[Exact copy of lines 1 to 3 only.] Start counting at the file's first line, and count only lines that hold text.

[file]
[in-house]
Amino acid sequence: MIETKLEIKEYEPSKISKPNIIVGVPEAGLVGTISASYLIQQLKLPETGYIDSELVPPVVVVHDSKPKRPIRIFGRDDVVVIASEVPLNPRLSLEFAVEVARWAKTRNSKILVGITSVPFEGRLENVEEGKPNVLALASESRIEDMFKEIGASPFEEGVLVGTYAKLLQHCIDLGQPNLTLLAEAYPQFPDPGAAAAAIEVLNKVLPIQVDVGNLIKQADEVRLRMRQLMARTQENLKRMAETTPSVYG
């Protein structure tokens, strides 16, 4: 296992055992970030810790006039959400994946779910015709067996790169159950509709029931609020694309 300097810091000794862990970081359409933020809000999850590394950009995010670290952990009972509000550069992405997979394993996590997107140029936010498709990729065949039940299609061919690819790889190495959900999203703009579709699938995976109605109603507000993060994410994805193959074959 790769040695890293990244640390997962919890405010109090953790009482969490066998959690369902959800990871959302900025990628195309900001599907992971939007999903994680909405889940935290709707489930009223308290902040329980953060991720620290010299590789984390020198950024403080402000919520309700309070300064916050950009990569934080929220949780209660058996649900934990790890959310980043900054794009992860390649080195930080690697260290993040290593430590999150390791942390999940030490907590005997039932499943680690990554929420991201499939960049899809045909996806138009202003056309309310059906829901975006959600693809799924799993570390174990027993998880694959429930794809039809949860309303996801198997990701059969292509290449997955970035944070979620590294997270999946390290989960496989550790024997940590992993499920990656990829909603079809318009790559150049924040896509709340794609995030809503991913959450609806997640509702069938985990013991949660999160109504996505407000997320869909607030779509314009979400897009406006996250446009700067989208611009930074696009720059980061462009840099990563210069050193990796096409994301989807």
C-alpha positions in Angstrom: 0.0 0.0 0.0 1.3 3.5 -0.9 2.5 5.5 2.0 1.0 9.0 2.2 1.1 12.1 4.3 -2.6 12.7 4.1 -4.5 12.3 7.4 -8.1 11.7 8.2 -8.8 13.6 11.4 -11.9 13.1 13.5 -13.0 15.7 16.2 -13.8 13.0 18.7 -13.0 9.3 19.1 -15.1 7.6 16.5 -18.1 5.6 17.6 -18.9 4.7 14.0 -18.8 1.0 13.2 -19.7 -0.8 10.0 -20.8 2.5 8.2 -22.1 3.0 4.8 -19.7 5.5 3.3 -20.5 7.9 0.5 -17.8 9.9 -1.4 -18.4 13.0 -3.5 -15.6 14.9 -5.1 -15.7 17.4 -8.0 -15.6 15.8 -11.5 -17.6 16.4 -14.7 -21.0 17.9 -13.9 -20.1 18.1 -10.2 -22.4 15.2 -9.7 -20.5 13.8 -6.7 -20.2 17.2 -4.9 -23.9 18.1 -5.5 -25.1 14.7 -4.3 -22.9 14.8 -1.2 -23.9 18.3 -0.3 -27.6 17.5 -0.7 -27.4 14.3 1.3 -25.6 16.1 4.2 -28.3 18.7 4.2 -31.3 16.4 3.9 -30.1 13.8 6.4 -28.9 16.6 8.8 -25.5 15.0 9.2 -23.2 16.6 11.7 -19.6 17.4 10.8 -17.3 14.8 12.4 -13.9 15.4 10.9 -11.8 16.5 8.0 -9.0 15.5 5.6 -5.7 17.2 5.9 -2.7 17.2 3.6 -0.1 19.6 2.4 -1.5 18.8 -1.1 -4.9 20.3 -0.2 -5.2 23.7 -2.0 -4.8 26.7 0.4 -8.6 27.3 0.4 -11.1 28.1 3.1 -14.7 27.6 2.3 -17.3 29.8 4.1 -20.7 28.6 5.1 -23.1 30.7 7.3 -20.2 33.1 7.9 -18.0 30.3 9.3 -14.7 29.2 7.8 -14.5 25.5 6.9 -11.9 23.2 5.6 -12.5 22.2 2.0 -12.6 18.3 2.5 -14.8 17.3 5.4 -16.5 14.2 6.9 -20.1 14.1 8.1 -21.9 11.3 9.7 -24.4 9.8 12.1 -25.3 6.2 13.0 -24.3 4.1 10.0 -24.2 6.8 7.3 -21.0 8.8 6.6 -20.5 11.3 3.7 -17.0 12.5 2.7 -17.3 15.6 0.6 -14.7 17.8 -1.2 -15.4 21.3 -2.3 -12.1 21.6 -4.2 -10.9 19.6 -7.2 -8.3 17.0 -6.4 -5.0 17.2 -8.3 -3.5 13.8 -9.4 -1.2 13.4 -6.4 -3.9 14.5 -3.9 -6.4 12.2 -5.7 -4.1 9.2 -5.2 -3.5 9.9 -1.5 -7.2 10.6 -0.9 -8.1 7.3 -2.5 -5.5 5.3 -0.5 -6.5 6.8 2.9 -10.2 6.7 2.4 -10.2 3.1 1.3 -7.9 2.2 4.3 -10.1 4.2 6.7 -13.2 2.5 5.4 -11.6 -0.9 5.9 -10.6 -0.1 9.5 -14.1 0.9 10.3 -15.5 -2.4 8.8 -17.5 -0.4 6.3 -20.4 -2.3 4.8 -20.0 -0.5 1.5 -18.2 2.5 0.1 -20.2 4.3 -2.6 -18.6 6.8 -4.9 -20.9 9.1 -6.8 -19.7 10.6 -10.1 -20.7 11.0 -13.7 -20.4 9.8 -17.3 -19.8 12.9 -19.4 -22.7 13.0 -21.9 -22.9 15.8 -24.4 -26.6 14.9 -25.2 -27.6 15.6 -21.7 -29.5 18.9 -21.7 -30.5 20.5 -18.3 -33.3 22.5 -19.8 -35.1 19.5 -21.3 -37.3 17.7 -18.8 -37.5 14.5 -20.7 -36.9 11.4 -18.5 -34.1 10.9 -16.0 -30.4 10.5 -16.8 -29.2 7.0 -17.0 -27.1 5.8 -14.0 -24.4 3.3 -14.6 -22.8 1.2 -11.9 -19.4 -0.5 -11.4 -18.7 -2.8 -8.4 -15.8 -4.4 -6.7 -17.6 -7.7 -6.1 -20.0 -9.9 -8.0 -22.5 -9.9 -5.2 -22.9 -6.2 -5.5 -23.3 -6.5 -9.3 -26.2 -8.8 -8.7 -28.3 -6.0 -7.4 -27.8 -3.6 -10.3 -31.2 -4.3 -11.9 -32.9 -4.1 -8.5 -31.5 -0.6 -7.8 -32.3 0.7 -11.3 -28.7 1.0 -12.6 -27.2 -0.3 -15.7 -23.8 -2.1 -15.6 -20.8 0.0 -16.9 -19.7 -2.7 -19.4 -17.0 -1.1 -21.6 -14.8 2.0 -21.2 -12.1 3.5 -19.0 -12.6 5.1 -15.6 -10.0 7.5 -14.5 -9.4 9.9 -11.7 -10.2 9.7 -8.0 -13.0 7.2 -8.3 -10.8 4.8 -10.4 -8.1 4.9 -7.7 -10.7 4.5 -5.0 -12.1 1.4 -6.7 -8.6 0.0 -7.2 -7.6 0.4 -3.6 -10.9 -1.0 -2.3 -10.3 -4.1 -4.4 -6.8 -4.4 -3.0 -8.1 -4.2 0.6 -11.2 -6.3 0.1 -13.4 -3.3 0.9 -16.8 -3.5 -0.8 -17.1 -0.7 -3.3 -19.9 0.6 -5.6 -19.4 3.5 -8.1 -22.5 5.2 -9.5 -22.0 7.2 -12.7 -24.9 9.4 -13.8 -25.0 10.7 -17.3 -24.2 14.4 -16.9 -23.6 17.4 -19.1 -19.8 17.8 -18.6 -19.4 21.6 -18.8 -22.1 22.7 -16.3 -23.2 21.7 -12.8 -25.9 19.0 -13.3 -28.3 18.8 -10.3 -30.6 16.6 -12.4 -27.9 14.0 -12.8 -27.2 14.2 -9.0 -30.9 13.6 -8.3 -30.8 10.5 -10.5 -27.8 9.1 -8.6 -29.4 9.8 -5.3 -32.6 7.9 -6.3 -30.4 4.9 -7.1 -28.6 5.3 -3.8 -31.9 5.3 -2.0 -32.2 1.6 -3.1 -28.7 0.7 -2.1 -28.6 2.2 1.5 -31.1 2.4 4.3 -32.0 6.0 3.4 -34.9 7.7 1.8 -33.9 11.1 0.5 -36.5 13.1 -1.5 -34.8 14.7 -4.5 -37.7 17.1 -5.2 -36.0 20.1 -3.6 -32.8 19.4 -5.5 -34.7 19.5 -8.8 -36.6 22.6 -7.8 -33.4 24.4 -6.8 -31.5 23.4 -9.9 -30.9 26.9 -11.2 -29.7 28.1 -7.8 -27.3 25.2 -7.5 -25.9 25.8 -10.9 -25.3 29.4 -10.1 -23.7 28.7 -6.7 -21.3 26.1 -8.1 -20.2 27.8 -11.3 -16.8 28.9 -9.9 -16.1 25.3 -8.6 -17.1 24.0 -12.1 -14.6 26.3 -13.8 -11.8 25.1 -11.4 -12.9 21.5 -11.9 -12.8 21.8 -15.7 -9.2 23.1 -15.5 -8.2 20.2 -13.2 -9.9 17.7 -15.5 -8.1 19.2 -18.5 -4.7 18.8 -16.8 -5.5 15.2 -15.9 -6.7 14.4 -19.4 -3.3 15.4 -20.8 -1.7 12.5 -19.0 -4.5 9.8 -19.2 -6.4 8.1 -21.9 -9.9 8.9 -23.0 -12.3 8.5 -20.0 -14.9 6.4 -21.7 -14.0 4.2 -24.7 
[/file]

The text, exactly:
[in-house]
Amino acid sequence: MIETKLEIKEYEPSKISKPNIIVGVPEAGLVGTISASYLIQQLKLPETGYIDSELVPPVVVVHDSKPKRPIRIFGRDDVVVIASEVPLNPRLSLEFAVEVARWAKTRNSKILVGITSVPFEGRLENVEEGKPNVLALASESRIEDMFKEIGASPFEEGVLVGTYAKLLQHCIDLGQPNLTLLAEAYPQFPDPGAAAAAIEVLNKVLPIQVDVGNLIKQADEVRLRMRQLMARTQENLKRMAETTPSVYG
């Protein structure tokens, strides 16, 4: 296992055992970030810790006039959400994946779910015709067996790169159950509709029931609020694309 300097810091000794862990970081359409933020809000999850590394950009995010670290952990009972509000550069992405997979394993996590997107140029936010498709990729065949039940299609061919690819790889190495959900999203703009579709699938995976109605109603507000993060994410994805193959074959 790769040695890293990244640390997962919890405010109090953790009482969490066998959690369902959800990871959302900025990628195309900001599907992971939007999903994680909405889940935290709707489930009223308290902040329980953060991720620290010299590789984390020198950024403080402000919520309700309070300064916050950009990569934080929220949780209660058996649900934990790890959310980043900054794009992860390649080195930080690697260290993040290593430590999150390791942390999940030490907590005997039932499943680690990554929420991201499939960049899809045909996806138009202003056309309310059906829901975006959600693809799924799993570390174990027993998880694959429930794809039809949860309303996801198997990701059969292509290449997955970035944070979620590294997270999946390290989960496989550790024997940590992993499920990656990829909603079809318009790559150049924040896509709340794609995030809503991913959450609806997640509702069938985990013991949660999160109504996505407000997320869909607030779509314009979400897009406006996250446009700067989208611009930074696009720059980061462009840099990563210069050193990796096409994301989807």